OverDrive
Added by Ted Husted, last edited by Ted Husted on May 20, 2005
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OverDrive Preamble

In the popular Struts tradition, OverDrive applications rely on an external configuration file to define what we want to do, and how we want to do it. Struts describes the application in terms of web-centric "Actions". OverDrive applications describe themselves in terms of business-centric Commands, independant of the web platform.

In an OverDrive application, the presentation layer (be it ASP.NET, Struts Classic, JavaServer Faces, et cetera) harvest input and pass it to the appropriate Command. The Command does all the heavy lifting and passes back the outcome. If things go sour, the Command passes back messages ready to be displayed to the client.

Both Actions and Commands do the same sort of thing: validate input, tender messages, convert data, process logic, and format output.

Compared to Actions, the major difference is that Commands are strongly cohesive and loosely coupled. Commands can be chained so that it's easy for each request to map to a single, cohesive Chain of Commands. And, because Commands can be chained, they can also be finely-grained and loosely coupled. The same Command can appear as a "link" in any number of Command chains.

Another major difference between Commands and Actions is that Commands specify which attributes are related and required to process the Command. In Struts Classic, the "field manifest" is implied by the ActionForm and Validator configuration. In an OverDrive application, the inputs and outputs are explicit.

Commands

Here's some example Command elements:

<object id="step_edit" type="WNE.Model.Commands.BaseView">
   <property name="ID"><value>step_edit</value></property>
   <property name="AddCommands">
   <list>
   <ref object="step_select"/>
   <ref object="step_view"/>
   </list>
   </property>
   </object>
   
   <object id="step_select" type="WNE.Model.Commands.BaseSelect">
   <property name="ID"><value>step_select</value></property>
   <property name="RelatedIDs">
   <list>
   <value>complete_date</value>
   <value>due_date</value>
   <value>ticket_event_notes</value>
   <value>event_key</value>
   <value>staff_key</value>
   <value>ticket_event_ref</value>
   <value>facility_ticket_key</value>
   <value>ticket_event_key</value>
   </list>
   </property>
   <property name="RequiredIDs">
   <list>
   <value>ticket_event_key</value>
   </list>
   </property>
   </object>
   
   <object id="step_view" type="WNE.Model.Commands.BaseView">
   <property name="ID"><value>step_view</value></property>
   <property name="AddCommands">
   <list>
   <ref object="infraction_select"/>
   <ref object="ticket_select"/>
   <ref object="facility_select"/>
   <ref object="event_key_list"/>
   <ref object="staff_key_list"/>
   <ref object="format_output"/>
   </list>
   </property>
   </object>
   
   <object id="step_save_with_validate" type="WNE.Model.Commands.BaseChain">
   <property name="ID"><value>step_save_with_validate</value></property>
   <property name="AddCommands">
   <list>
   <ref object="convert_input"/>
   <ref object="step_save"/>
   </list>
   </property>
   </object>
   
   <object id="step_save" type="WNE.Model.Commands.BaseSave">
   <property name="ID"><value>step_save</value></property>
   <property name="KeyID"><value>ticket_event_key</value></property>
   <property name="InsertID"><value>step_insert</value></property>
   <property name="UpdateID"><value>step_update</value></property>
   <property name="RelatedIDs">
   <list>
   <value>due_date</value>
   <value>complete_date</value>
   <value>ticket_event_notes</value>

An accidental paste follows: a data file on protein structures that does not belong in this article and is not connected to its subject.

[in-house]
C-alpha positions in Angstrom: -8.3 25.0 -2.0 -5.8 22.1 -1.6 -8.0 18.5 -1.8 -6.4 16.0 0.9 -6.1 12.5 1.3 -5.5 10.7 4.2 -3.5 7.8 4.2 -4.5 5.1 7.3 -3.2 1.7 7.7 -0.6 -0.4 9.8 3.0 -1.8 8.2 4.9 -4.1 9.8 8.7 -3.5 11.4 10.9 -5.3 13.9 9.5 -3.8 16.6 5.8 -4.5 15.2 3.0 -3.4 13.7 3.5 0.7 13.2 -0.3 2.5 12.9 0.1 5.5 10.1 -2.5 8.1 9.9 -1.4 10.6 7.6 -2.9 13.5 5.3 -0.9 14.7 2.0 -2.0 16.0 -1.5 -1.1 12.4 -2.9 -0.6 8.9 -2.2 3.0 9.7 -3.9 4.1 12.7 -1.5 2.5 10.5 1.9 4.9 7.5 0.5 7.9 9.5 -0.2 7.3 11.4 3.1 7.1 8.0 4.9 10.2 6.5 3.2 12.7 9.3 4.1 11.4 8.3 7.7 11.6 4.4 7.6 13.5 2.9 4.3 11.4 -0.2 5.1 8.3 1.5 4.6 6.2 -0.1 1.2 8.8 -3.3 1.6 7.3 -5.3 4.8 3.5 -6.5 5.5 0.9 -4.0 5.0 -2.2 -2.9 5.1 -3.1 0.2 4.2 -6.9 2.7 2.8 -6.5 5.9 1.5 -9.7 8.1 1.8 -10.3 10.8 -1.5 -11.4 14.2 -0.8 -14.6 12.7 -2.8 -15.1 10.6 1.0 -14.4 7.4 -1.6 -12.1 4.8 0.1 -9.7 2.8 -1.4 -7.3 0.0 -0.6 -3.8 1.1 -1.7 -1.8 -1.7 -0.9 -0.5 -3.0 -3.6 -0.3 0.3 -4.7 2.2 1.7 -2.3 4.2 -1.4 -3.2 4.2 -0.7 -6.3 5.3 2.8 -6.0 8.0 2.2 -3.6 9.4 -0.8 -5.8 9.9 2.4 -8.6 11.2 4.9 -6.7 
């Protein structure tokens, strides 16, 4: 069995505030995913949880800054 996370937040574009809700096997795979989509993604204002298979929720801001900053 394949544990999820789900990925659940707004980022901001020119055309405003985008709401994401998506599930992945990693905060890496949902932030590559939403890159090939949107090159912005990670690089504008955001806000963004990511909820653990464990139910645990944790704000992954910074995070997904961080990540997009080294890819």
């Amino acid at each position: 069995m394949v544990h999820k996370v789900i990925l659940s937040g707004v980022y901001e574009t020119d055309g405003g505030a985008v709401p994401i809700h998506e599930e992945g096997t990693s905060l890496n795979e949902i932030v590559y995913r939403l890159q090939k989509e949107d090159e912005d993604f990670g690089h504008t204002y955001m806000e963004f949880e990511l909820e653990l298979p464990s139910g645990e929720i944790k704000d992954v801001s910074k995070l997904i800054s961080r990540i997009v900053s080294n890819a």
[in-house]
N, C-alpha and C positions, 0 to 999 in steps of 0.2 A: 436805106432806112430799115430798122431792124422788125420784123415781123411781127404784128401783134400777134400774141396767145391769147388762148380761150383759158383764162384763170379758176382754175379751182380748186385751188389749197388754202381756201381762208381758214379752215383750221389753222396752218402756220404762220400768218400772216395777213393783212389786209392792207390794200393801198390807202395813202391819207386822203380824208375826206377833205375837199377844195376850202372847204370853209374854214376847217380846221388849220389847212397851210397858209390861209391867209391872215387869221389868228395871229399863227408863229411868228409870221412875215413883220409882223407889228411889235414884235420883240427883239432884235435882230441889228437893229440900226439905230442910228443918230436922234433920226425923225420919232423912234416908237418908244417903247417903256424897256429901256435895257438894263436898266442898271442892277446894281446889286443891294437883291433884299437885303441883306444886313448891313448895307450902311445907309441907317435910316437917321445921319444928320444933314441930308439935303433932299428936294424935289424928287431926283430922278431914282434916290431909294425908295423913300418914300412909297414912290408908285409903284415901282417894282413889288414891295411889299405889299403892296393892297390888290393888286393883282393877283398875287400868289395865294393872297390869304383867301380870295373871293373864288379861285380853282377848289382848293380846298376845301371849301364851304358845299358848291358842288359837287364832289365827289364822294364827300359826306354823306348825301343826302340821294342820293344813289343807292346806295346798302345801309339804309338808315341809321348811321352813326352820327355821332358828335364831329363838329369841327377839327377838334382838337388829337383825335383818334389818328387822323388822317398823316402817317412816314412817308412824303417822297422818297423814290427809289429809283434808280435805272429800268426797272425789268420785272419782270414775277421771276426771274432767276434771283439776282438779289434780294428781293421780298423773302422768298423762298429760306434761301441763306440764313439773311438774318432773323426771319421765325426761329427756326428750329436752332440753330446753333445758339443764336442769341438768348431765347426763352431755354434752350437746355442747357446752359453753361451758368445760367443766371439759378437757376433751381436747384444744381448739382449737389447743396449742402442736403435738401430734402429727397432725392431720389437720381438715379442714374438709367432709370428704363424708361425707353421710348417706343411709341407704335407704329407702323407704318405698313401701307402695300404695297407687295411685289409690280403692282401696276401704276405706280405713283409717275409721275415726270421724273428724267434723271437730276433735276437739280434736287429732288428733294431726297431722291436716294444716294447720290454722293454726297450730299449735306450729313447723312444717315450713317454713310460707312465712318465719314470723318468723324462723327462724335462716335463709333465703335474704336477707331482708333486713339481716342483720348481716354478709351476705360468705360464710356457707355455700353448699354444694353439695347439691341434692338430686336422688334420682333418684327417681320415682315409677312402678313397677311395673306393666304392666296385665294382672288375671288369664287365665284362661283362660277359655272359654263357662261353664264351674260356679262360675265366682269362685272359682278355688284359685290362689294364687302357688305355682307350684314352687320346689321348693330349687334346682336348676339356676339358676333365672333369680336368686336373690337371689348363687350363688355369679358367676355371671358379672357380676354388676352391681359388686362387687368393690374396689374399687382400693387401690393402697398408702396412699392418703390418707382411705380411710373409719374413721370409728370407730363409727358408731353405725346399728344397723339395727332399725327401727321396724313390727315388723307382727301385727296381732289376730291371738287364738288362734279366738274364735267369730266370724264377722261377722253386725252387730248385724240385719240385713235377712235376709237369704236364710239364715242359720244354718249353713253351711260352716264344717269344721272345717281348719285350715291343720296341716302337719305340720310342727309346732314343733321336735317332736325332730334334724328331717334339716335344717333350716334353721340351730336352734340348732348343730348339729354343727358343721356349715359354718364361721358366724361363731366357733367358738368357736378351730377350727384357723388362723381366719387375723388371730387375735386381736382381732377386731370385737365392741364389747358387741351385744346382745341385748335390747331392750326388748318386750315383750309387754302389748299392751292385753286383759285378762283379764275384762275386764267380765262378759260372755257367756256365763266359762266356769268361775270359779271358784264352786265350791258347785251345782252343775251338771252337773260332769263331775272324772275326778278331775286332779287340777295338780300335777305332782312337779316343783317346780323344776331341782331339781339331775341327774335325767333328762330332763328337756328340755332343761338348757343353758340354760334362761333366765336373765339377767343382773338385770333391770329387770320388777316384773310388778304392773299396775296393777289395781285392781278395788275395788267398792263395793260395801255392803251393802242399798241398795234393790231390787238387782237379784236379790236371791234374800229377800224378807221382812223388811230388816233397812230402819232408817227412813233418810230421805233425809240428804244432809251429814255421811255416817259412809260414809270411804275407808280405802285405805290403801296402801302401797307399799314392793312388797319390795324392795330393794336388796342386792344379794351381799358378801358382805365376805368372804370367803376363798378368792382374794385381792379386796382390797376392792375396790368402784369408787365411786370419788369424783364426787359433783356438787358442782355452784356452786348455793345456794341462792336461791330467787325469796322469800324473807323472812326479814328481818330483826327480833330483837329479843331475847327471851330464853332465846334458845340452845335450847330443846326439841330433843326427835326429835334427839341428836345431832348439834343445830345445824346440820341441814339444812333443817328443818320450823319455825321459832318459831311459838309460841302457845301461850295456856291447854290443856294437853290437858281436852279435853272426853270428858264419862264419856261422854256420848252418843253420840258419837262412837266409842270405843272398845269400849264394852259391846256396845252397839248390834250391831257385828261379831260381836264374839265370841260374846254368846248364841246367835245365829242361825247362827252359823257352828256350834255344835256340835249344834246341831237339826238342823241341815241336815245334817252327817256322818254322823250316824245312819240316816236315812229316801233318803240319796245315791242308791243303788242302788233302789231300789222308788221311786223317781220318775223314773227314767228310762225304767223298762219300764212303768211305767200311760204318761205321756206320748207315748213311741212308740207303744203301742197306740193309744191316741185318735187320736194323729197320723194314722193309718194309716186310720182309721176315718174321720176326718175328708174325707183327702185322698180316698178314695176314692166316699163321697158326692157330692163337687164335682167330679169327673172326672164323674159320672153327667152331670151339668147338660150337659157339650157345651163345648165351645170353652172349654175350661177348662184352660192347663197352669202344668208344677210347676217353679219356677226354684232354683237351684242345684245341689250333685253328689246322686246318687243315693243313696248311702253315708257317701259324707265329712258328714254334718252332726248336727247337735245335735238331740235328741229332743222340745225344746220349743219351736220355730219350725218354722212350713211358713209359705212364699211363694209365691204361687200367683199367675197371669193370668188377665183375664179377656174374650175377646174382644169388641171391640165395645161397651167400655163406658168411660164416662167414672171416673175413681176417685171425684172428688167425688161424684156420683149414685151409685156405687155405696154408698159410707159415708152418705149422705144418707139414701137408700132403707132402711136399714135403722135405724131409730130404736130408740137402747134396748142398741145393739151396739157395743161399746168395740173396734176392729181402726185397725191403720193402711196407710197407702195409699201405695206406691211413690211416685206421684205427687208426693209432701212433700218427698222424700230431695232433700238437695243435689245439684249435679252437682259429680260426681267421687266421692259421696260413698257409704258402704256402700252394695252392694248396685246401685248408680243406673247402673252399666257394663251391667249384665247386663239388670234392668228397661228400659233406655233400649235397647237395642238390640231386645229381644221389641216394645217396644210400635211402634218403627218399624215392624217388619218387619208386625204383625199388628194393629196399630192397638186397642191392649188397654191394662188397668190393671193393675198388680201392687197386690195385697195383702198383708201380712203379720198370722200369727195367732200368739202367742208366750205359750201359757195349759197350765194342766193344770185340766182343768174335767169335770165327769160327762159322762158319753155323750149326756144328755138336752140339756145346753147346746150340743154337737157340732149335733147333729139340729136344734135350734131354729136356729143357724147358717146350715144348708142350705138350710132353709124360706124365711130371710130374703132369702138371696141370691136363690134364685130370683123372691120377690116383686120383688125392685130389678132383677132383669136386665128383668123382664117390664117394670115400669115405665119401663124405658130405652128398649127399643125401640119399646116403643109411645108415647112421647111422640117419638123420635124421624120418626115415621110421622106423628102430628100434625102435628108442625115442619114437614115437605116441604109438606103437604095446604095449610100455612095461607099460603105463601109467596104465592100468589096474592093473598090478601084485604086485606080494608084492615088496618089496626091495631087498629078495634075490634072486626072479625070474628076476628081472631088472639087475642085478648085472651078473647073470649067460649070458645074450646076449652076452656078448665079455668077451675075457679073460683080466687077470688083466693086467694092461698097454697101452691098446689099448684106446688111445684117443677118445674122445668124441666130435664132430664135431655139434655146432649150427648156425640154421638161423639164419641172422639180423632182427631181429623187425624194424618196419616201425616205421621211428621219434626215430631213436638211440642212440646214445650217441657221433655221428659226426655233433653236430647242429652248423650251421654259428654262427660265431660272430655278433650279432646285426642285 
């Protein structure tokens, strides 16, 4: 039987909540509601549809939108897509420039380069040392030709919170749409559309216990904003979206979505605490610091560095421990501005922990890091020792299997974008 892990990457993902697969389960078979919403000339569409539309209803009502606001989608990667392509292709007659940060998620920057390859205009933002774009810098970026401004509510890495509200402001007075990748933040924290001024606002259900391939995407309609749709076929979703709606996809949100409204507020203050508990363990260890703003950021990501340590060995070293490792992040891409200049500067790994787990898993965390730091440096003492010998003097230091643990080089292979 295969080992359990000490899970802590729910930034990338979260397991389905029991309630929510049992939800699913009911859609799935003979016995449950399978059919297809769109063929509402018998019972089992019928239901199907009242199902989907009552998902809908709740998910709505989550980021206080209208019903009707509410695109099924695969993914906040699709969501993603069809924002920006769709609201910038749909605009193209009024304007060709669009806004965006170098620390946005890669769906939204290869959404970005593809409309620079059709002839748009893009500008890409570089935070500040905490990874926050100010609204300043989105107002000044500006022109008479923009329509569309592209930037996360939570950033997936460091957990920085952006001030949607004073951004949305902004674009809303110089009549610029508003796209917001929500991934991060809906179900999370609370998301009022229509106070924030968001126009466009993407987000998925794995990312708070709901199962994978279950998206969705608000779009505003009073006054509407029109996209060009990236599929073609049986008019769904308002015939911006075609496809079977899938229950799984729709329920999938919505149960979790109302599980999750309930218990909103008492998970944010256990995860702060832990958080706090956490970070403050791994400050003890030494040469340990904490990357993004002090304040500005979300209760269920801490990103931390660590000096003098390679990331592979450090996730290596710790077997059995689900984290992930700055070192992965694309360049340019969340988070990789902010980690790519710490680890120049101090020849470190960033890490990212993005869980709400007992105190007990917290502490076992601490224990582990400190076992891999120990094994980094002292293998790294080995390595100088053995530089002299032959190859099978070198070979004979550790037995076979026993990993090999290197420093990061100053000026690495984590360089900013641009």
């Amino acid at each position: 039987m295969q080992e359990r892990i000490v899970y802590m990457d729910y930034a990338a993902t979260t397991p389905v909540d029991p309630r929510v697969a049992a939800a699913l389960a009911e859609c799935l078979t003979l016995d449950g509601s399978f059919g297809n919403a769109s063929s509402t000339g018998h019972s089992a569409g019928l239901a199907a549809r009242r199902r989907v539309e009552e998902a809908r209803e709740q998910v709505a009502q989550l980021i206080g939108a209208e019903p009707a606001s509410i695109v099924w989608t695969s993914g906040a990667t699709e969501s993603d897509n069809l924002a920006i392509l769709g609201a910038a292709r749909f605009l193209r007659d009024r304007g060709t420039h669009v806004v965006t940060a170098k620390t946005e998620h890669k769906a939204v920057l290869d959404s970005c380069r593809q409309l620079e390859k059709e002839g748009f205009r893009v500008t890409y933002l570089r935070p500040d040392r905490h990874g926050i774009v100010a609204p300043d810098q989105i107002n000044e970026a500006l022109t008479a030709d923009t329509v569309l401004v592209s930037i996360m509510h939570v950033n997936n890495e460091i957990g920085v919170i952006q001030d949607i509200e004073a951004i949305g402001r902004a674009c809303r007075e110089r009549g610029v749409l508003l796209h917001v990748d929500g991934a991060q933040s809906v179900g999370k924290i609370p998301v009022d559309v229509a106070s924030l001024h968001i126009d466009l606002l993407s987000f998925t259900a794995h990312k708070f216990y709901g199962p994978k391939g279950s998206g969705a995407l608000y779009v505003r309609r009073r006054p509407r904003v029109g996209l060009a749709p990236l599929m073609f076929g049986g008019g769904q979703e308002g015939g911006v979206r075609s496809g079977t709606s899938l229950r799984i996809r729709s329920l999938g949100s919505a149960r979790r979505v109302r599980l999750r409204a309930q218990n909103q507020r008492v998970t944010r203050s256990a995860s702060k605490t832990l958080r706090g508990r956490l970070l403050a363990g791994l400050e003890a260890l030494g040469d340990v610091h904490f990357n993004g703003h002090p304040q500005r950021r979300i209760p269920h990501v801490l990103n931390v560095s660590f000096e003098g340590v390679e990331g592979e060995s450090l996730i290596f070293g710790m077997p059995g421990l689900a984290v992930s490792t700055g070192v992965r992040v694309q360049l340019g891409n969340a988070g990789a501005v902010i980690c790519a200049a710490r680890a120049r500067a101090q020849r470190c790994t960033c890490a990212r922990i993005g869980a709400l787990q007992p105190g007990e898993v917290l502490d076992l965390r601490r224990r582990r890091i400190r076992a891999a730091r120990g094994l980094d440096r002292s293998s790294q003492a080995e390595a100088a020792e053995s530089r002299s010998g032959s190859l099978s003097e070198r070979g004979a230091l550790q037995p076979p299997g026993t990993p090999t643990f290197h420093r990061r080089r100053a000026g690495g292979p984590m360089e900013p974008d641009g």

<value>ticket_event_key</value>
   </list>
   </property>
   <property name="RequiredIDs">
   <list>
   <value>event_key</value>
   <value>staff_key</value>
   <value>facility_ticket_key</value>
   </list>
   </property>
   </object>

(These elements use Spring, but another IOC container could be used.)

FieldTable

More detail about the fields can be provided in the "FieldTable". The FieldTable provides background information on whatever fields an application uses. The target datatype, validation messages, labels, hints, can all be specified in the FieldTable.

Like Commands, the FieldTable can be specified as XML elements. Ordinary String fields don't need to be specified, but numeric and date types do. Here's a FieldTable that specifies a Date field:

<object id="FieldTable" type="Agility.Nexus.FieldTable">
   <property name="AddFields">
   <list>
   <ref object="ticket_date"/>
   </list>
   </property>
   </object>
   
   <!-- Declare the Date fields. "d" is .NET for "short date" -->
   <!-- TODO: Setup a DateFieldContext to default this stuff -->
   
   <object id="ticket_date" type="Agility.Nexus.FieldContext">
   <property name="ID"><value>ticket_date</value></property>
   <property name="Alert"><value>{0} must be a valid date</value></property>
   <property name="DataFormat"><value>d</value></property>
   <property name="DataTypeName"><value>System.DateTime</value></property>
   </object>

Between the field lists in the Commands, and the background data in the FieldTable, OverDrive applications can delegate routine validation tasks to standard Commands. The presentation layer need only collect values and display any messages returned.

The error messaging system also follows the popular Struts tradition. Messages are provided as a keyed list of lists. Any number of messages can be added for a key, which is usually the field name. The presentation layer can then loop through the message list for a particular key, or for all the keys, as it pleases.

If an OverDrive application passes up a Locale object with a request, the messages can be returned already localized and ready to render: just add markup!

When localization is being used, the Alert and other message fields become keys to a secondary messaging resources. An element might then look like:

<object id="ticket_date" type="Agility.Nexus.FieldContext">
   <property name="ID"><value>ticket_date</value></property>
   <property name="Alert"><value>date_required</value></property>
   <property name="DataFormat"><value>d</value></property>
   <property name="DataTypeName"><value>System.DateTime</value></property>
   </object>

ViewHelper

On the presentation layer, an OverDrive application can use simple ViewHelper classes to integrate with the MVC framework.

Unable to find source-code formatter for language: c#. Available languages are: actionscript, html, java, javascript, none, sql, xhtml, xml
private void FacilityFind_Submit(object sender, EventArgs e)
   {
   IViewHelper helper = new ViewHelper();
   helper.Controller = MyController.Instance();